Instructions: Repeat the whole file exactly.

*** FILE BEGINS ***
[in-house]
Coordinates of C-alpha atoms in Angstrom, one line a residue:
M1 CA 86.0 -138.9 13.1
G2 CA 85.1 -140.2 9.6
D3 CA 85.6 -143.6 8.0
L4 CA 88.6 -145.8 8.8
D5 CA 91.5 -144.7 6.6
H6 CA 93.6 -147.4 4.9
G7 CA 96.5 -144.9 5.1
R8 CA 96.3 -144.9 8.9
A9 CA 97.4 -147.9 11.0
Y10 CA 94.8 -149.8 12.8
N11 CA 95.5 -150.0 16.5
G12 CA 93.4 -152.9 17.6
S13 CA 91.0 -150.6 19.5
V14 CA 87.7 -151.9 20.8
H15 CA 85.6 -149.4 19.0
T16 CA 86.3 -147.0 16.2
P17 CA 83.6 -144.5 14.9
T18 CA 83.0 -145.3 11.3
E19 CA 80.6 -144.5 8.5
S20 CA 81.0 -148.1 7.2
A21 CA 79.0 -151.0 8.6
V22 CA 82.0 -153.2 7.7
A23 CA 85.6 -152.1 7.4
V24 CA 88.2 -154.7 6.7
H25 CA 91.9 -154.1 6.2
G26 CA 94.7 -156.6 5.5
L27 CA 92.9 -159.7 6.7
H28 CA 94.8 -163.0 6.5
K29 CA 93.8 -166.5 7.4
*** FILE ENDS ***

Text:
[in-house]
Coordinates of C-alpha atoms in Angstrom, one line a residue:
M1 CA 86.0 -138.9 13.1
G2 CA 85.1 -140.2 9.6
D3 CA 85.6 -143.6 8.0
L4 CA 88.6 -145.8 8.8
D5 CA 91.5 -144.7 6.6
H6 CA 93.6 -147.4 4.9
G7 CA 96.5 -144.9 5.1
R8 CA 96.3 -144.9 8.9
A9 CA 97.4 -147.9 11.0
Y10 CA 94.8 -149.8 12.8
N11 CA 95.5 -150.0 16.5
G12 CA 93.4 -152.9 17.6
S13 CA 91.0 -150.6 19.5
V14 CA 87.7 -151.9 20.8
H15 CA 85.6 -149.4 19.0
T16 CA 86.3 -147.0 16.2
P17 CA 83.6 -144.5 14.9
T18 CA 83.0 -145.3 11.3
E19 CA 80.6 -144.5 8.5
S20 CA 81.0 -148.1 7.2
A21 CA 79.0 -151.0 8.6
V22 CA 82.0 -153.2 7.7
A23 CA 85.6 -152.1 7.4
V24 CA 88.2 -154.7 6.7
H25 CA 91.9 -154.1 6.2
G26 CA 94.7 -156.6 5.5
L27 CA 92.9 -159.7 6.7
H28 CA 94.8 -163.0 6.5
K29 CA 93.8 -166.5 7.4